* Game resource files, particularly audio, aren’t obfuscated and can be extracted successfully.
* Homebrew is probably an impossibility at this point because of the expectation of a signed cert from Apple.
* The fact that there are platform identifiers in the plists makes me wonder what Apple’s future plans entail. Maybe this would just be for later iPod revisions, or maybe they’re just looking forward. Still, quite interesting.

If you find anything else interesting, let me know, and I’ll add it to the post.


Three Little Words

On October 12th of 2005, Apple released the video iPod.

Since that day, a sequence of three words have existed in the collective mind of the Apple-following world. This is my least favorite phrase.

The phrase is true video iPod. (Alternate version: widescreen video iPod)


Analyze: iTunes 6.0 Video Files

I had some change to blow from a previous gift certificate on iTMS, so I decided to buy an episode of Lost and see what interesting stuff I could find.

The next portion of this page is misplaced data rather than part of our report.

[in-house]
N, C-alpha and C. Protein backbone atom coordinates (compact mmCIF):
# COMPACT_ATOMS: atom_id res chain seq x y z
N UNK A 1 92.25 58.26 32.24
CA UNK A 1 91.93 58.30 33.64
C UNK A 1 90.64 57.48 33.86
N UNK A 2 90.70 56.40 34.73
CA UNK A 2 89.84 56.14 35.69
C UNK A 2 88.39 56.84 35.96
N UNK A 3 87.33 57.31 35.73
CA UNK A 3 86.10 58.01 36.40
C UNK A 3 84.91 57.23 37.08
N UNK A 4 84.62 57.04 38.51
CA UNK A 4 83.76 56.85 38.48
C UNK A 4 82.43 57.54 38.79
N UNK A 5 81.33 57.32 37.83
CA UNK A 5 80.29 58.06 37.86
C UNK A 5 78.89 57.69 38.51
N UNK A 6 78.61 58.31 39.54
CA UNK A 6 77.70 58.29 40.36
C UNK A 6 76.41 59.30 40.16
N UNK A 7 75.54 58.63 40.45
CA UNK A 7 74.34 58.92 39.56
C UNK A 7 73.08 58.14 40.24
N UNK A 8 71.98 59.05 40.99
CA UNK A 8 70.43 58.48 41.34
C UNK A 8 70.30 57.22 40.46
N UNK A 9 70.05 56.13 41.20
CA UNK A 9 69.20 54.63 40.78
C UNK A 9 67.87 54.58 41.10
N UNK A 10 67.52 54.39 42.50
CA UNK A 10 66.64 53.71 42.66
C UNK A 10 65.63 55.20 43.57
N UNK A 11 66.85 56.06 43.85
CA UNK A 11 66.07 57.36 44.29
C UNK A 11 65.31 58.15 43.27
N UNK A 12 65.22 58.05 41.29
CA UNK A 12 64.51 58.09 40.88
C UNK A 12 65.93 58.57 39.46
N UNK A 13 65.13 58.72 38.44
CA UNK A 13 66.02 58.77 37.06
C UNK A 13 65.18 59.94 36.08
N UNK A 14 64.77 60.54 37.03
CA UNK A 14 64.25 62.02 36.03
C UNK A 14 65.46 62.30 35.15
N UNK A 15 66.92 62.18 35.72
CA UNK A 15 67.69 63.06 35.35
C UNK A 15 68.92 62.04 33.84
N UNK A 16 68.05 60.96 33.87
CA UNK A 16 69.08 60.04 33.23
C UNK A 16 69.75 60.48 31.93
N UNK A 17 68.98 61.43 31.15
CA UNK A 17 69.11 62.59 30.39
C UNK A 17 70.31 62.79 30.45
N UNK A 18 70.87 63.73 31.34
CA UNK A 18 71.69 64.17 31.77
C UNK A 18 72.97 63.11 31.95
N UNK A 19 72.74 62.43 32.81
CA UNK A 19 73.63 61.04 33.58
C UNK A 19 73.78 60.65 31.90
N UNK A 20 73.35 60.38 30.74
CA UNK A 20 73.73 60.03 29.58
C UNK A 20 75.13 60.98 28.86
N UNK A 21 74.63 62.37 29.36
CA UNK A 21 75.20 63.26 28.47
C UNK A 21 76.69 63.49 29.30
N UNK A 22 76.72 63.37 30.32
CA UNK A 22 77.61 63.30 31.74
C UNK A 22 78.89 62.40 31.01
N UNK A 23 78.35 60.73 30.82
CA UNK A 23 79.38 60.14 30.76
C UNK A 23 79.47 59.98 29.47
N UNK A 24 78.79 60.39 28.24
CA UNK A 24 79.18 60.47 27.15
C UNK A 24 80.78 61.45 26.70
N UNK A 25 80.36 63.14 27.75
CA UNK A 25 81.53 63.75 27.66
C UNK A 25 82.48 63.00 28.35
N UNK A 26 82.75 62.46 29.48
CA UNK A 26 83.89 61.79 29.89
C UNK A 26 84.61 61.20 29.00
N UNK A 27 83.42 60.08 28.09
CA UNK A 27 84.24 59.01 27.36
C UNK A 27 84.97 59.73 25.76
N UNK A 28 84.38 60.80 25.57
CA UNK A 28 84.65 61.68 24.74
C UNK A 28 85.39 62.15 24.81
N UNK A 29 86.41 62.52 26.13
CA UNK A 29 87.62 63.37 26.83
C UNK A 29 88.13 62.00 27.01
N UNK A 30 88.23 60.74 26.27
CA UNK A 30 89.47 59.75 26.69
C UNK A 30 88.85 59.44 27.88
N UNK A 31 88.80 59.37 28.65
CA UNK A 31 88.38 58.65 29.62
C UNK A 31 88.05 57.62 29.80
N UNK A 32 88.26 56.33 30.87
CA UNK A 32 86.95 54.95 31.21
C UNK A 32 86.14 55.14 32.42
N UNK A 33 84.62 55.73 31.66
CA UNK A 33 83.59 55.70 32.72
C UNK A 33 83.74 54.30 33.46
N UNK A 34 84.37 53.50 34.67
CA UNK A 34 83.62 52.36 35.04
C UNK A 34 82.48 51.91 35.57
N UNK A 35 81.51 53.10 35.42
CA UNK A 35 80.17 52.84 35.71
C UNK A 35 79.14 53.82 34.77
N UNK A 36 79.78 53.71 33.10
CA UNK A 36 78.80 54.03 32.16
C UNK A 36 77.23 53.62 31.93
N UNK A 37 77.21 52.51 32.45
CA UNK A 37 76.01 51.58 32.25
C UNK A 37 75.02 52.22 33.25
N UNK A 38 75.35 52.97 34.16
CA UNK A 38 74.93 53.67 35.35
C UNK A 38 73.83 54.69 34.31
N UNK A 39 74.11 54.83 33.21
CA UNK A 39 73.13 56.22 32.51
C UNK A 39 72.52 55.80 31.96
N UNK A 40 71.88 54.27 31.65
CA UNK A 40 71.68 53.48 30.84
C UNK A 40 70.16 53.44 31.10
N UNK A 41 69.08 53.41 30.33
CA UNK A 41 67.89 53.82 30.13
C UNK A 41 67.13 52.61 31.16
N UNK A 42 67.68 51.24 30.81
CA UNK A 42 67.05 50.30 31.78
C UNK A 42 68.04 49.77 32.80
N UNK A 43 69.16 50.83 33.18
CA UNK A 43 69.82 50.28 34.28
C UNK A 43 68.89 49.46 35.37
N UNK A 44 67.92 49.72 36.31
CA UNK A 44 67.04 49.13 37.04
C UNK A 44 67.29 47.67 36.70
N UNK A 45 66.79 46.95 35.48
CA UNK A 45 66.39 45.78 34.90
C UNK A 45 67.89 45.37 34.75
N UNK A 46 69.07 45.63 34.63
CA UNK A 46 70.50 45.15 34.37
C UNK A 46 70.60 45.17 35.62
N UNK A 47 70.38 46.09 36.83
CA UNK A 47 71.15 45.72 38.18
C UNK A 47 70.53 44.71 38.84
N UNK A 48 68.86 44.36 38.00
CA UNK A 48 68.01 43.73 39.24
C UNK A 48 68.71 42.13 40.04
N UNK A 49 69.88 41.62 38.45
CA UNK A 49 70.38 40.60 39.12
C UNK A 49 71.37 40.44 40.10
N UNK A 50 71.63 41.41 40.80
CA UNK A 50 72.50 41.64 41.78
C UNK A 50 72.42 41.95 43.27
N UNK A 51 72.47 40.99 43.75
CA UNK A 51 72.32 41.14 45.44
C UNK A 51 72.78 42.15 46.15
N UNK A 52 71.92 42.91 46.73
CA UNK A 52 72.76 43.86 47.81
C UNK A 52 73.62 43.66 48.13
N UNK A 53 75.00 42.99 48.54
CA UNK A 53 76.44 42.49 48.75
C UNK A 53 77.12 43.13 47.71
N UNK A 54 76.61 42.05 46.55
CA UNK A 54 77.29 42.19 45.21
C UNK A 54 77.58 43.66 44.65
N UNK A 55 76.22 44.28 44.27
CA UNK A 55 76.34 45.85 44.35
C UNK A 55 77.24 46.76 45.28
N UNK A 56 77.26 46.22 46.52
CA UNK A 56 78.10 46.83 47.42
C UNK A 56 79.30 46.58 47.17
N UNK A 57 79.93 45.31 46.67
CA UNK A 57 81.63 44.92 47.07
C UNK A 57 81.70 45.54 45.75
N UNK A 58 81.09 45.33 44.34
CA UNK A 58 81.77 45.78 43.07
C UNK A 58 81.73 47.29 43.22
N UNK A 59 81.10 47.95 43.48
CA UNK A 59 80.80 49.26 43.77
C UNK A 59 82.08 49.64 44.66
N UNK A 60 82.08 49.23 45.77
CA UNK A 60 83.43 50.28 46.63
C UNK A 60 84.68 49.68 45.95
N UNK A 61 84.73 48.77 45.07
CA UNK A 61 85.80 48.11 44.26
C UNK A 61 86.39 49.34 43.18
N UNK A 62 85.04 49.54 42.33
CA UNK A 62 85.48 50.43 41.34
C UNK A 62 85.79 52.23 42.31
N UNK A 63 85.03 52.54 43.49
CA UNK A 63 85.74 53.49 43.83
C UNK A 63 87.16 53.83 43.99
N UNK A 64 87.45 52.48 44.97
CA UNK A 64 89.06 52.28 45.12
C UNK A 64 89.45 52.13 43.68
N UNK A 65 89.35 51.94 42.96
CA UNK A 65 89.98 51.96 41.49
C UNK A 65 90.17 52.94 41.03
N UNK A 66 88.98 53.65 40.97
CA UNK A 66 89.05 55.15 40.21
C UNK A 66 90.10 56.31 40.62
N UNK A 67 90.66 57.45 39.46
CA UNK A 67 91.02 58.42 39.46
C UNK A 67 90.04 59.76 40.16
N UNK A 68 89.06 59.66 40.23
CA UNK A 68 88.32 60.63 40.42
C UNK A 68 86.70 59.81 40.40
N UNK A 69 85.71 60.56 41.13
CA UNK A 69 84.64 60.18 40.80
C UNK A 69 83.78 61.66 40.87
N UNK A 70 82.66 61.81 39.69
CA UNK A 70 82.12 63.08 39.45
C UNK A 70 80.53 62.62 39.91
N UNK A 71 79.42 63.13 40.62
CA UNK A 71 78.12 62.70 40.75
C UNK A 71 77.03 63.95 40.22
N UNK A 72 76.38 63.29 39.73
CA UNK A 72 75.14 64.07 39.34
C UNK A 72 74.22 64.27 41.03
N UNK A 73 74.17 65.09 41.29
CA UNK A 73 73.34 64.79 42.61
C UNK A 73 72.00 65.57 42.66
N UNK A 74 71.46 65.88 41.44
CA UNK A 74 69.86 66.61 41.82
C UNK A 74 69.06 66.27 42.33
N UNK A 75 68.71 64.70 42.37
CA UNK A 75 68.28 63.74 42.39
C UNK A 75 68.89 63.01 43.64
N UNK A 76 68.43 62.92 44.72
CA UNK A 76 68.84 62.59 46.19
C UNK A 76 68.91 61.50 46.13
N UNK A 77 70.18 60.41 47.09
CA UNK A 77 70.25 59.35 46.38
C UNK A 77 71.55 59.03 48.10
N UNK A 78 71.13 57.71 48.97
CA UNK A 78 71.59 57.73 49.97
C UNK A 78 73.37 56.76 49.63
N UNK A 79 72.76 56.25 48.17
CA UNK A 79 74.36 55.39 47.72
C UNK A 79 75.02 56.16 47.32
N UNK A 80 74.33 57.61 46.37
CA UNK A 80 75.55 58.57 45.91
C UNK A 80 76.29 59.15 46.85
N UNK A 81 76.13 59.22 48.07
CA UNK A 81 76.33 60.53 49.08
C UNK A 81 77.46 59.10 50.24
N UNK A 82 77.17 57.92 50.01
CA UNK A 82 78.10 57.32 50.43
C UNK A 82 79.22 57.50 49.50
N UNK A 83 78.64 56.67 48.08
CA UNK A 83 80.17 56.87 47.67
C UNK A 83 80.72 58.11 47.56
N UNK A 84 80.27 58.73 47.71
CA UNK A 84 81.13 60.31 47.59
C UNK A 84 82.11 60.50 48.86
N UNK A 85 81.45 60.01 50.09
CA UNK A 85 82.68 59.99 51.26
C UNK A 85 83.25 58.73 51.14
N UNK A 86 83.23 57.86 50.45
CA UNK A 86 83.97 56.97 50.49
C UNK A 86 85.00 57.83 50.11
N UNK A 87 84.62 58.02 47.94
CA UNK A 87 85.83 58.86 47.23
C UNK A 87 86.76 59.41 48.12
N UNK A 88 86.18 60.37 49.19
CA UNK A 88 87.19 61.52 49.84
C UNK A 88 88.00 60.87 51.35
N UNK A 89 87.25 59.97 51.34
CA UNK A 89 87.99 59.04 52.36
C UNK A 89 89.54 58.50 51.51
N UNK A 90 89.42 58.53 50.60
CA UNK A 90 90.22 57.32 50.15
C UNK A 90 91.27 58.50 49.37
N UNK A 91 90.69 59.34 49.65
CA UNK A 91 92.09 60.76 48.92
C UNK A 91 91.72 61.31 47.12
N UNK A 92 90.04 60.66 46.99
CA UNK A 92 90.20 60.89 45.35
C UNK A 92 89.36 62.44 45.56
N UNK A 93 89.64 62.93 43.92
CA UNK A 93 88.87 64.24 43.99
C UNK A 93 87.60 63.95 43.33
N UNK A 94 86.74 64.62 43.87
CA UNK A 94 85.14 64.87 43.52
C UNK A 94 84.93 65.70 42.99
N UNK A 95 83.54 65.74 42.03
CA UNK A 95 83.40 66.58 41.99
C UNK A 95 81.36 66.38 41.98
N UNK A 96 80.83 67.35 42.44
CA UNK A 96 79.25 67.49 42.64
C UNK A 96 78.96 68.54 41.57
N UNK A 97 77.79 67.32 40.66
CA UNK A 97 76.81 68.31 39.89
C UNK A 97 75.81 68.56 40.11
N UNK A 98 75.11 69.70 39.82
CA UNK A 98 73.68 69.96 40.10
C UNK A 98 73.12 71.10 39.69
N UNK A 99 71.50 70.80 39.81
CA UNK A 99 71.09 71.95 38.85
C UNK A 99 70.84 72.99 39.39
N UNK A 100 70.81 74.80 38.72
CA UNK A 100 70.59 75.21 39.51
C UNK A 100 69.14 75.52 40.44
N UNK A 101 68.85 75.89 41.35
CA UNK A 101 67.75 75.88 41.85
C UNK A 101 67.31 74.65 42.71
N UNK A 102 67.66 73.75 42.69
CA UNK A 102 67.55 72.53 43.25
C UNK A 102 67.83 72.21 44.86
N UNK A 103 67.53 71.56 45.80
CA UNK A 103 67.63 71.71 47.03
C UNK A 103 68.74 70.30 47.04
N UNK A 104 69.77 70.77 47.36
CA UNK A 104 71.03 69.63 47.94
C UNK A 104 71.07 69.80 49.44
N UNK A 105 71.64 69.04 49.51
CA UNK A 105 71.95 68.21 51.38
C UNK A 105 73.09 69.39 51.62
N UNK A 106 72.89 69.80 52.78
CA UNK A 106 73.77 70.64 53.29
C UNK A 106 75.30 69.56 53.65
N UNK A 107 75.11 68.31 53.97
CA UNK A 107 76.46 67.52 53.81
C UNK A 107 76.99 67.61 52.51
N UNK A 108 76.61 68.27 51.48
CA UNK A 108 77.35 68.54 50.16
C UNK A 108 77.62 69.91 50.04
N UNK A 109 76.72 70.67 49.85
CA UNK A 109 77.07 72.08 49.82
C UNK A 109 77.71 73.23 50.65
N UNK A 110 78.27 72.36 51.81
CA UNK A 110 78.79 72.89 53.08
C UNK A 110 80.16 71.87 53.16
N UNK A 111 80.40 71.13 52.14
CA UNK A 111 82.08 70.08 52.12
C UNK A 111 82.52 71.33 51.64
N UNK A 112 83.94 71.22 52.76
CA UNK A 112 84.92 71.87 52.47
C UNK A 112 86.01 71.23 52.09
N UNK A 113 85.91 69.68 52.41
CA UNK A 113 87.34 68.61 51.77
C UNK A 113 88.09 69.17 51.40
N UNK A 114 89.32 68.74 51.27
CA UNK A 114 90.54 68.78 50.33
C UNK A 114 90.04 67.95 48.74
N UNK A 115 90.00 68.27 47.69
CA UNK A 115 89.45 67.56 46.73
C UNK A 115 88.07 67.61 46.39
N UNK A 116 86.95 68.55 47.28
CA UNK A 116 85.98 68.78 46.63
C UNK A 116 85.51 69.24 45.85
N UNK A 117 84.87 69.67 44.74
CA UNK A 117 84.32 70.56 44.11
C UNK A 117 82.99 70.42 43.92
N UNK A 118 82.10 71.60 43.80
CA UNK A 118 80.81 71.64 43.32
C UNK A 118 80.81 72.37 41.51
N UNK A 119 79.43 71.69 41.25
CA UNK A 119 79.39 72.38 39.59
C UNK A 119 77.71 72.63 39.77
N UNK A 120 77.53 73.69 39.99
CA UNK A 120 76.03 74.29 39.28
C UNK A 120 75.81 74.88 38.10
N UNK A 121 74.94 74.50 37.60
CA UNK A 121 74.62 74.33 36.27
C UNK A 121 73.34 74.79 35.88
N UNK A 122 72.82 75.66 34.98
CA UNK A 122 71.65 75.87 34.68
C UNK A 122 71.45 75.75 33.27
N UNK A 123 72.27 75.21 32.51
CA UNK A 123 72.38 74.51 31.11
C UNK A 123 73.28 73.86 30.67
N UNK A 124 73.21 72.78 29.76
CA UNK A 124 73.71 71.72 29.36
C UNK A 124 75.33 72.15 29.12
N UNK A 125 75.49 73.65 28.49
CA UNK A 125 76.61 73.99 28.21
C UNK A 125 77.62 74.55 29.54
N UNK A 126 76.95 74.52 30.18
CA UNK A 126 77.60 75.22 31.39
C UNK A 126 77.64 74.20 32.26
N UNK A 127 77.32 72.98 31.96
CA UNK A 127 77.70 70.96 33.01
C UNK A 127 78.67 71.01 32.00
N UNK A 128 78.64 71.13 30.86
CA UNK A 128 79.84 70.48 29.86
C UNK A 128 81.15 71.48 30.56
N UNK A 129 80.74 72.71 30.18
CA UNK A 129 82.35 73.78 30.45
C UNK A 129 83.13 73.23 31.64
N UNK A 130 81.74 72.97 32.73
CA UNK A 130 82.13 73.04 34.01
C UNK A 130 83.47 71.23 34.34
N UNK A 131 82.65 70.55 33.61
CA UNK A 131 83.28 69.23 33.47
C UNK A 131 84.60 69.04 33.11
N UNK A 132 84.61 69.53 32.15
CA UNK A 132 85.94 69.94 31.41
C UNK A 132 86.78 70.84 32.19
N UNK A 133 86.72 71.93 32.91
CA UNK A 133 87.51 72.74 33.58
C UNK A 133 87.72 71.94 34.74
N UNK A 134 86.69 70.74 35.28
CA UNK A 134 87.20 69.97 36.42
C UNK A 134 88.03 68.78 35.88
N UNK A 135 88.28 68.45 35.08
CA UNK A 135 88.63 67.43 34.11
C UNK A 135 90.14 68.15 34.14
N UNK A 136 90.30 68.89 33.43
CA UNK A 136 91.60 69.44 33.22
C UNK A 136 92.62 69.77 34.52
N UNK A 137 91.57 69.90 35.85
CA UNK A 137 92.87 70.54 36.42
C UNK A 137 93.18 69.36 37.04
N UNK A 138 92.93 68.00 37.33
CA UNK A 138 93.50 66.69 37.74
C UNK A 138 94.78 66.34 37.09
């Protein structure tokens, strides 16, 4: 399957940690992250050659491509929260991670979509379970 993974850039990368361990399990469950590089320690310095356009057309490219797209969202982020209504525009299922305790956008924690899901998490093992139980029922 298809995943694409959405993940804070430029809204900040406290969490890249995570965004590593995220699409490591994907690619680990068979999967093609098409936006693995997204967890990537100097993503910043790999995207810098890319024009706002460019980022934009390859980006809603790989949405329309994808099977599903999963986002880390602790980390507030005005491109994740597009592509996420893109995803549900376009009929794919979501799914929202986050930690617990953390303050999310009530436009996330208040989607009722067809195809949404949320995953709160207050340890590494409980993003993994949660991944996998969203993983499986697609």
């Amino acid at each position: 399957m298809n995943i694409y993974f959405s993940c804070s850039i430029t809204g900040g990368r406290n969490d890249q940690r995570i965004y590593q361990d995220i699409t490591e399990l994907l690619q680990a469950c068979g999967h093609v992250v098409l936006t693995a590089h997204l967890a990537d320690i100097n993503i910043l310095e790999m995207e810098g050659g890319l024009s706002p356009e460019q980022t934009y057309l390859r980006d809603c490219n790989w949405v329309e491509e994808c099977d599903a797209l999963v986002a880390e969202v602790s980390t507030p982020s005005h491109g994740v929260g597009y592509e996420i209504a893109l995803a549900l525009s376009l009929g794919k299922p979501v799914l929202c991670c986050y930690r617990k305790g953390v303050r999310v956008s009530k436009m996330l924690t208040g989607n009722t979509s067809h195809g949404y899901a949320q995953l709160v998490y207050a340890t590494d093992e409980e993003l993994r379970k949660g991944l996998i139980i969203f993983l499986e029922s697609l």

First, the main summary in iTunes:

I think the listed bitrate means jack (see below QT screen); very notable is that this has FairPlay version 2 DRM. Also, file type is `.m4v`.

Nothing terribly surprising here, although it’s nice to see proper track numbers on a per-episode basis. I wonder if we’ll lose the “Album” and “Artist” labels for TV shows in the near future, they seem a little inconsistent.

“Remember playback position” is checked by default, so they act as bookmarkable files. The “Video Kind” field is interesting; I obviously can’t select a value here, but on the two videos I did have in my library (both episodes of Teen Homicide), I can only pick from “Movie” and “Music Video”. It would be nice if I could choose “TV Show” for, you know, if I add my own TV shows.

Now, going outside of iTunes:

The path is unsurprising given the metadata (I use `~/Music/` for my music directory), so no tricks there. Failing to find fun here, I pulled it open with Quicktime Player:

Here we can see the proper bitrate (693.96 kbps), dimensions and framerate, and most amusingly, the metadata for the description of the track – which is totally unexposed in iTunes once you buy a show – or at least a chunk of it, anyhow. (This data IS available in the store, as the description.)

Above all else, I am fairly impressed with the quality, although like everyone else, I wish the video was a touch larger.